Abortion is falsely referred to as healthcare in the media and in the culture. We are told this vital procedure is necessary for “women’s health,” and should be covered by medical insurance. If abortion does not kill an innocent human being, then it should be covered by health insurance. However, that is precisely what abortion does.
As much as abortion supporters would like to consider abortion as healthcare, the fact is abortion is the opposite of healthcare. Abortion is the intentional killing of an innocent human being in its most vulnerable stage of existence.
Healthcare’s intention is aimed at healing people, taking care of them when they are sick or injured, alleviating suffering as much as possible, enhancing the daily lives of individuals, and protecting people until the natural end of their life. Healthcare is about genuinely caring for another’s well-being and doing everything possible to ensure that person is treated with dignity and care from beginning to end.
In the abortion debate, we find ourselves coming back to the same question ignored by pro-abortion people because the reality is inconvenient to them: What are the preborn and is killing them justifiable?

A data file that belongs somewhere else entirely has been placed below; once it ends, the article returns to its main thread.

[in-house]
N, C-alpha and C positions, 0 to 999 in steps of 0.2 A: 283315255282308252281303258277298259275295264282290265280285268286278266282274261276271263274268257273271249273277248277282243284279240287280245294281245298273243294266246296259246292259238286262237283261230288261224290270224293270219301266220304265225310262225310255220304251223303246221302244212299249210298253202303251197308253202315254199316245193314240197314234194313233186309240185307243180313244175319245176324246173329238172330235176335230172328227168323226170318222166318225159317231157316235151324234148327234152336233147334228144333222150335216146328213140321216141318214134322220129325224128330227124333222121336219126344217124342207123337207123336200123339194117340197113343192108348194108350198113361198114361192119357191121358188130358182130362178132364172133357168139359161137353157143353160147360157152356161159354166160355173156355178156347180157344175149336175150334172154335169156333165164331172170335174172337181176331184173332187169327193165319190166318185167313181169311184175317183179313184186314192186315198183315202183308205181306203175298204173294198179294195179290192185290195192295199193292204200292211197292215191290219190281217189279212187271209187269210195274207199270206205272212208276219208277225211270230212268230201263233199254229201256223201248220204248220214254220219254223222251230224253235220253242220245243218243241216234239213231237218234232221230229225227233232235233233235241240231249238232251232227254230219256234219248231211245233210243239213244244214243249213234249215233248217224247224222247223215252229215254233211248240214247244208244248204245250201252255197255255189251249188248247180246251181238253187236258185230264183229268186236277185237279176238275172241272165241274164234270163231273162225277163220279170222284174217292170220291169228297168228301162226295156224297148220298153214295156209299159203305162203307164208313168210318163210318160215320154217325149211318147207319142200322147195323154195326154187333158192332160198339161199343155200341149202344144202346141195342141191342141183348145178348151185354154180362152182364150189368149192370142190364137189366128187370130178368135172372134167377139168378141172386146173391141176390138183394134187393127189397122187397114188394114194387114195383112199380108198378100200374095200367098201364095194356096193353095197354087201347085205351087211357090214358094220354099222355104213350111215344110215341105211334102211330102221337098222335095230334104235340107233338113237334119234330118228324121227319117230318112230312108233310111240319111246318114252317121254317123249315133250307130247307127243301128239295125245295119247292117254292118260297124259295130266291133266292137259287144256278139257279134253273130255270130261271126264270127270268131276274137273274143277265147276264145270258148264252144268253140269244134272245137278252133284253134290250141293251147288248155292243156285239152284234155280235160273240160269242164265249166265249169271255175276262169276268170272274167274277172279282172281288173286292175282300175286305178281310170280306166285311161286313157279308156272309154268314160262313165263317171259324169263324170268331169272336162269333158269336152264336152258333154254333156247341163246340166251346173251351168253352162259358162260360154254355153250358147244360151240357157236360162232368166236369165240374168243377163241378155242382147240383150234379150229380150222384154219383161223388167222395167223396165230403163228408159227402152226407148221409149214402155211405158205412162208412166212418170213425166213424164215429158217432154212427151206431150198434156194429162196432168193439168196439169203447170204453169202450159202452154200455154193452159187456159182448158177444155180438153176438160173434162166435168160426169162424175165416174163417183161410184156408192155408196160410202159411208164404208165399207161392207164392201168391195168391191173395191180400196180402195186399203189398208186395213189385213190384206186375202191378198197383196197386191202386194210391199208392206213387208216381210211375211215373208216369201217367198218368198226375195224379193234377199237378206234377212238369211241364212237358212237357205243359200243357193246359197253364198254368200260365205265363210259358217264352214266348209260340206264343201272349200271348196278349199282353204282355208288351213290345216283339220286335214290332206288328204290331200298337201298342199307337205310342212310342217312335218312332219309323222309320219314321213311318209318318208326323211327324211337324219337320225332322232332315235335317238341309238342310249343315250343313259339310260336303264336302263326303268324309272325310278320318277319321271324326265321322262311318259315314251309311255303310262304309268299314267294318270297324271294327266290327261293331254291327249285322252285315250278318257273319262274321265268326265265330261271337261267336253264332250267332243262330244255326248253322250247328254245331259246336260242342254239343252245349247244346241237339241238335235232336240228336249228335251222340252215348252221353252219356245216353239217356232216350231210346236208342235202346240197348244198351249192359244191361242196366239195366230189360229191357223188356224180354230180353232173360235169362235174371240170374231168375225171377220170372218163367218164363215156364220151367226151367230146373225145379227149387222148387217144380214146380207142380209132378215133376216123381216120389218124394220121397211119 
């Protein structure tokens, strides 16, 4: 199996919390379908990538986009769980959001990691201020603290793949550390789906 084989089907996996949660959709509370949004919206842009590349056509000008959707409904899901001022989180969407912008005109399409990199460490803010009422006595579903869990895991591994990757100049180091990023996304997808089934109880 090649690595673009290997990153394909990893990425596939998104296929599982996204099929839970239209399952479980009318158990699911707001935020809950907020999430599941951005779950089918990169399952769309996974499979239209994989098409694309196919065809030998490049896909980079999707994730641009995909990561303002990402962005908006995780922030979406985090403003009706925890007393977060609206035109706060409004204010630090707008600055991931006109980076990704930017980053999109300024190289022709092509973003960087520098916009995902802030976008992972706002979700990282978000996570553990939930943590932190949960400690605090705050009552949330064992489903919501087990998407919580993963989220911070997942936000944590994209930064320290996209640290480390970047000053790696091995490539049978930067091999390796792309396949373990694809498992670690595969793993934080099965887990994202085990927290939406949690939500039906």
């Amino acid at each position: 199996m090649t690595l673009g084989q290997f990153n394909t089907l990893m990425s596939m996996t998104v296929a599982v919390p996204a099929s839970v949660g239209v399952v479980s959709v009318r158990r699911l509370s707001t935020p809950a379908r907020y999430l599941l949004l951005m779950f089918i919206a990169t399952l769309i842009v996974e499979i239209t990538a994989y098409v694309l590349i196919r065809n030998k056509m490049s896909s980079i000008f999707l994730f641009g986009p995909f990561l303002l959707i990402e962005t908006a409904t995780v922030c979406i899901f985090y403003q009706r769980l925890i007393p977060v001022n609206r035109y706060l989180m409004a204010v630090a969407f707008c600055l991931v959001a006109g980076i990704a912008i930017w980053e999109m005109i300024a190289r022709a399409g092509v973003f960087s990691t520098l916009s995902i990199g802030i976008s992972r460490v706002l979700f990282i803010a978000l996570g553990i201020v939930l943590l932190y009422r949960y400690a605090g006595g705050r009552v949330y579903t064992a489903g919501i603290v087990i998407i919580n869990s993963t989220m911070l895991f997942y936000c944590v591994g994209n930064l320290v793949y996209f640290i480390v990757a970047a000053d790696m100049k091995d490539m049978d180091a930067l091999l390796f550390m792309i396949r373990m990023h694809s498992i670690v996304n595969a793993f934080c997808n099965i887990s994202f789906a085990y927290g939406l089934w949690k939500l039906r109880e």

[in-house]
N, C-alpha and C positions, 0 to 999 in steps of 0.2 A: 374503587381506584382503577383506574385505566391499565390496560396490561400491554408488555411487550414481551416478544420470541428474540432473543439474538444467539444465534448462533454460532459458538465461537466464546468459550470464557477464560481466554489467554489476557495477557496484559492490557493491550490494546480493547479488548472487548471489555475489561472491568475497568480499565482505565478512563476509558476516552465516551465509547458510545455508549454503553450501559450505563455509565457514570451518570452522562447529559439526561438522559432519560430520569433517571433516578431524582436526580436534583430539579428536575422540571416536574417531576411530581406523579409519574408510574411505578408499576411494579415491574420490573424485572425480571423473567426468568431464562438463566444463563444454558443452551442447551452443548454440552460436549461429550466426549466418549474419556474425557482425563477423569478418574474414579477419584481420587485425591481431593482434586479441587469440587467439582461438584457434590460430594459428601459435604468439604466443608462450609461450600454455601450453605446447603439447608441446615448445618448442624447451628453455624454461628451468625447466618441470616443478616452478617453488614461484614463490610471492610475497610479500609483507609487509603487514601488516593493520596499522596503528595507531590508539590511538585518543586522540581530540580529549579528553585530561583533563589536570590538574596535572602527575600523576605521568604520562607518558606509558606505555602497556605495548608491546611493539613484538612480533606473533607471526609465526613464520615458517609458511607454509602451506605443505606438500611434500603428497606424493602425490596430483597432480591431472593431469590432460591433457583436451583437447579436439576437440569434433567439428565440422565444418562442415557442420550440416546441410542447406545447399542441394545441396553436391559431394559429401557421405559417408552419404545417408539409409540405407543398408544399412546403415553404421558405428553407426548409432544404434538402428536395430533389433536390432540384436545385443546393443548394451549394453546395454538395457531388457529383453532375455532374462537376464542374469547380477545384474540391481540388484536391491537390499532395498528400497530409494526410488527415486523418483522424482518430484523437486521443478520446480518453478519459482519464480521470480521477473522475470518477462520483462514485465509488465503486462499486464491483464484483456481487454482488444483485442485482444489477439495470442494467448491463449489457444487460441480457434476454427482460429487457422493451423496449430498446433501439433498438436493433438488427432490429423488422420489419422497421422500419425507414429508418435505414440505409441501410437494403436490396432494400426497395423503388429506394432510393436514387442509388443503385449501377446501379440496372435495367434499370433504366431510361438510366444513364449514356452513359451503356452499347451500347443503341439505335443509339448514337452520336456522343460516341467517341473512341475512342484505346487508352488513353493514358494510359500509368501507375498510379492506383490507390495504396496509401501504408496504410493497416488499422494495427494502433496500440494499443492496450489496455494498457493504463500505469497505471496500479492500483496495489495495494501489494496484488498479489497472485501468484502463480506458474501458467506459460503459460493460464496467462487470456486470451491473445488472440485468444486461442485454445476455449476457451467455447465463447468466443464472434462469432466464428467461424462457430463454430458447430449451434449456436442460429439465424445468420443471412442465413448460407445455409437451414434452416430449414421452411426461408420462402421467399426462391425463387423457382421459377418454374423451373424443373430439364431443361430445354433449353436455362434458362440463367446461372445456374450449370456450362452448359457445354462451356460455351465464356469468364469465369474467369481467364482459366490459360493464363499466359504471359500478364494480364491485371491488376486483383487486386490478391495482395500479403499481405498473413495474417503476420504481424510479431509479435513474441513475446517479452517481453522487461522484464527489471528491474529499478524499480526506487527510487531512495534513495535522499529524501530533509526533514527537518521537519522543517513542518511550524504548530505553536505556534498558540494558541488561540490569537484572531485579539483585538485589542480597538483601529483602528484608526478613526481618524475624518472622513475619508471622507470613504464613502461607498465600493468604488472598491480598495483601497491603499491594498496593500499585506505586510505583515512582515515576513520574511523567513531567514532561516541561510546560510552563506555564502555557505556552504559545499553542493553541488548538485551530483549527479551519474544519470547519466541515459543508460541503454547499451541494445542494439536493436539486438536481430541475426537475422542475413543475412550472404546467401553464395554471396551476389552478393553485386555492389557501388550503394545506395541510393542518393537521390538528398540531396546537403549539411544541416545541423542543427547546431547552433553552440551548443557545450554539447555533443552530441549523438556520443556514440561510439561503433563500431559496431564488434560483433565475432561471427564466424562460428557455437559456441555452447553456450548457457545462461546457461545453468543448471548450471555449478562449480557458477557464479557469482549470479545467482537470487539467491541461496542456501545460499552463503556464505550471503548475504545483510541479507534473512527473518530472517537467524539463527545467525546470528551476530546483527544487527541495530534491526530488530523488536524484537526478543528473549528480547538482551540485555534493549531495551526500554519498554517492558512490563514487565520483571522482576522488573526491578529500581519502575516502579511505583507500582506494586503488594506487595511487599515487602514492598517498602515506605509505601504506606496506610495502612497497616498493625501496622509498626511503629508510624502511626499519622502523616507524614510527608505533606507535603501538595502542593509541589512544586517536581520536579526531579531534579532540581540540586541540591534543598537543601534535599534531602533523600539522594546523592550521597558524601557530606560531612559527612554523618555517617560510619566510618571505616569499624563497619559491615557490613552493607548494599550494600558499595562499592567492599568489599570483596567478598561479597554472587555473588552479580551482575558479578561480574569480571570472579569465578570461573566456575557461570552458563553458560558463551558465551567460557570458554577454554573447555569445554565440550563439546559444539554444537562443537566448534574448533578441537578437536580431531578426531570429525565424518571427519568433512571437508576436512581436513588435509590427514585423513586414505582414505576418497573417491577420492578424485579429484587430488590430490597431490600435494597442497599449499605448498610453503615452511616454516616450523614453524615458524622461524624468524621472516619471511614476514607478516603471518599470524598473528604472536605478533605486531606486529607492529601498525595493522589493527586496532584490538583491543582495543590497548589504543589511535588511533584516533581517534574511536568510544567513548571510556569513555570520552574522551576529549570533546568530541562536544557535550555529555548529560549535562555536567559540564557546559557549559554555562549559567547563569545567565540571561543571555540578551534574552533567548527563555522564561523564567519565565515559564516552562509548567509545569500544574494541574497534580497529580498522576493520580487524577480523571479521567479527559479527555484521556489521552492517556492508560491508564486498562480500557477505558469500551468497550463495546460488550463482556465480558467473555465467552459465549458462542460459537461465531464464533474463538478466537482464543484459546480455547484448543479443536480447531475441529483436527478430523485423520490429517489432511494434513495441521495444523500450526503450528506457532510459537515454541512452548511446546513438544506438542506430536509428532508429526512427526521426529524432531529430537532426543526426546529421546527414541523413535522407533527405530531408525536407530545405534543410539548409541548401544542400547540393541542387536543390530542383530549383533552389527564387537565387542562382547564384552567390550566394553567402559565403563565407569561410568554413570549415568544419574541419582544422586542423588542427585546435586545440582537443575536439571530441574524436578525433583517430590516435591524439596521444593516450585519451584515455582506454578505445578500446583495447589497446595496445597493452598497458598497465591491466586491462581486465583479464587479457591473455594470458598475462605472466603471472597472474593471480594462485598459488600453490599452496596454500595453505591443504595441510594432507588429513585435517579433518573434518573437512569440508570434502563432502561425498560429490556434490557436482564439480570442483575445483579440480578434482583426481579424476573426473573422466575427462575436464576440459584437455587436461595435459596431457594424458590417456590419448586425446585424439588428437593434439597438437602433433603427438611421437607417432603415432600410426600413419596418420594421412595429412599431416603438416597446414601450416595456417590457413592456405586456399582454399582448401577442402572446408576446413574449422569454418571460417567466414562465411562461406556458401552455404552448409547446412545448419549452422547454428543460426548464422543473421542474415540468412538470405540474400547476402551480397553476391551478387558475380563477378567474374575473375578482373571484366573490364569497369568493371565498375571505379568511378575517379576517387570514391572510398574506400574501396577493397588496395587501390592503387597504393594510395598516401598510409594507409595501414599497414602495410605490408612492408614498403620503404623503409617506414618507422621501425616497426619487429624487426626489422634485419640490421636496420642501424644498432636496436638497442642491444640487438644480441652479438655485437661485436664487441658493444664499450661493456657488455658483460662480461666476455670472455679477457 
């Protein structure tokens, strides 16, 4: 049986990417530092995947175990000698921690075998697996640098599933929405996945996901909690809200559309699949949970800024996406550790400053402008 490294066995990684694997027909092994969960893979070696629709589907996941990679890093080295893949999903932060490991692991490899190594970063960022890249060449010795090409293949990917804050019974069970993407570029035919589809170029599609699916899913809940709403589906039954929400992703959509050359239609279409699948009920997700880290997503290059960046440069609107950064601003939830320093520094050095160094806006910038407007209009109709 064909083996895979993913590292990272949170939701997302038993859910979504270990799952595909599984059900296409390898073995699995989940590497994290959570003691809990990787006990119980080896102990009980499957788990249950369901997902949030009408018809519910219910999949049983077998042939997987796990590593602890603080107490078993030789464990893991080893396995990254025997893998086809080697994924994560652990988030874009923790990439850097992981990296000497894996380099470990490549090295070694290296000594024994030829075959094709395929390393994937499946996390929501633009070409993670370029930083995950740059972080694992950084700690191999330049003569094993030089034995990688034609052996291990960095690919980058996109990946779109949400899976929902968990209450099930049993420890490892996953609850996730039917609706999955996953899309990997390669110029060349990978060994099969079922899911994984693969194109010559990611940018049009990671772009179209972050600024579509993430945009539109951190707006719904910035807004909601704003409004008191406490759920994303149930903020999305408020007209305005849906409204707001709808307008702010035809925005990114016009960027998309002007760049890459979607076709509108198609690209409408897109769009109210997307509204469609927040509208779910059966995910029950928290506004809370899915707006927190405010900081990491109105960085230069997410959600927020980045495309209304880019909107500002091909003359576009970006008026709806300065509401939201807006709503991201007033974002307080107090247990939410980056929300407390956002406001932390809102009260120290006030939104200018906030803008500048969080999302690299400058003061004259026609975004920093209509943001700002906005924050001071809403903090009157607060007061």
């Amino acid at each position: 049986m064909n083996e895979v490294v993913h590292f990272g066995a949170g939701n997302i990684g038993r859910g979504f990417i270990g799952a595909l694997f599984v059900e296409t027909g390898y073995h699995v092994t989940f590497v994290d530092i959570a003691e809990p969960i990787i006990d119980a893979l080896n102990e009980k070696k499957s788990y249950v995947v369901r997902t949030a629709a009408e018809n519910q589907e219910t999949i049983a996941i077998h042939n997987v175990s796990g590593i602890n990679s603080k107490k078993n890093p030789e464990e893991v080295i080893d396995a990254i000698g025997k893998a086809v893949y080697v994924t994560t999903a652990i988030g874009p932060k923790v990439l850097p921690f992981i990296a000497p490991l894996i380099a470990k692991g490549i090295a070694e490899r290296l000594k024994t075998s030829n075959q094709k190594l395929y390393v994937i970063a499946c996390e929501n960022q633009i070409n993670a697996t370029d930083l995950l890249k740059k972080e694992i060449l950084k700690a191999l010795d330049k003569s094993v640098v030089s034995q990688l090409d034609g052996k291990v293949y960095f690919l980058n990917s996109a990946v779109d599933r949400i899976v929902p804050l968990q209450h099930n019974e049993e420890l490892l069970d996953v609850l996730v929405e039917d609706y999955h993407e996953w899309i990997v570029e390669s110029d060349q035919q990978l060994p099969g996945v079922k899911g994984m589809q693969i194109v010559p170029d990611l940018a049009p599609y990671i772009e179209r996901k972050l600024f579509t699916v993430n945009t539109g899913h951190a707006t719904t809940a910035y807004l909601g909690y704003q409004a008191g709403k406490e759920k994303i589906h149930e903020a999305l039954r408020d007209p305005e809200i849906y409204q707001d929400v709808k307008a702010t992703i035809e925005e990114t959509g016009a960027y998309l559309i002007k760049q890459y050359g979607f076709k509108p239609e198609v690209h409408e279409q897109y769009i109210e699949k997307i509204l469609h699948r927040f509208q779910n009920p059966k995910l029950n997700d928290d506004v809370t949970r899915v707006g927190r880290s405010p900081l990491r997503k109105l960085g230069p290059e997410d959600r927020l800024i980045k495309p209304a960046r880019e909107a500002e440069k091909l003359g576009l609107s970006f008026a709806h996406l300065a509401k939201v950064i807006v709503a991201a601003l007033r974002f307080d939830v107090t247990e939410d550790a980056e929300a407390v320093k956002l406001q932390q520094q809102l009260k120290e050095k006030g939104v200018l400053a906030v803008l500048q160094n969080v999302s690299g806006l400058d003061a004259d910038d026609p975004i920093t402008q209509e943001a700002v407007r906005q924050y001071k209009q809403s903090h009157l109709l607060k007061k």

Pro-choice people can look you in eye and tell you they care about human rights, they believe human beings are valuable, and they should not be unjustly killed. I believe they are sincere. But when it comes to abortion, they avoid the central issue in the debate and assume the preborn are disposable. In the pro-abortion worldview, preborn humans only become valuable when the mother wants them. The value of human beings cannot be based on something so volatile as human emotions. Our value does not hinge on the feelings people have towards us.
During the 1800s, imagine the government subsidizing the slave trade and forcing Americans to pay for slaves to be brought into the country. We can understand how this forced involvement with slavery would be morally reprehensible. The same type of moral question is being presented to us with abortion.
Pro-abortion individuals are masters in begging the question. If the question presented to us was whether or not health insurance should cover the killing of inconvenient three year olds or individuals who are disabled, people would have a very different reaction to this bill. What if Senator Bellow’s comment said something like this:
“This bill is simply about requiring our insurance companies to cover euthanizing three year olds who are burdens on their parents. This is just like any other medical procedure and it ensures that it remains safe, legal and available so that women and their families – in consultation with their doctors and their churches – can make their own decisions.”
Abortion is a very divisive issue. One side believes it kills an innocent human being, and the other side believes this is simply a choice all women can make. Health insurance should not be forcing people to support something they believe is unjust killing.
The views and opinions expressed in this article are those of the author and do not necessarily reflect the official position of Human Defense Initiative.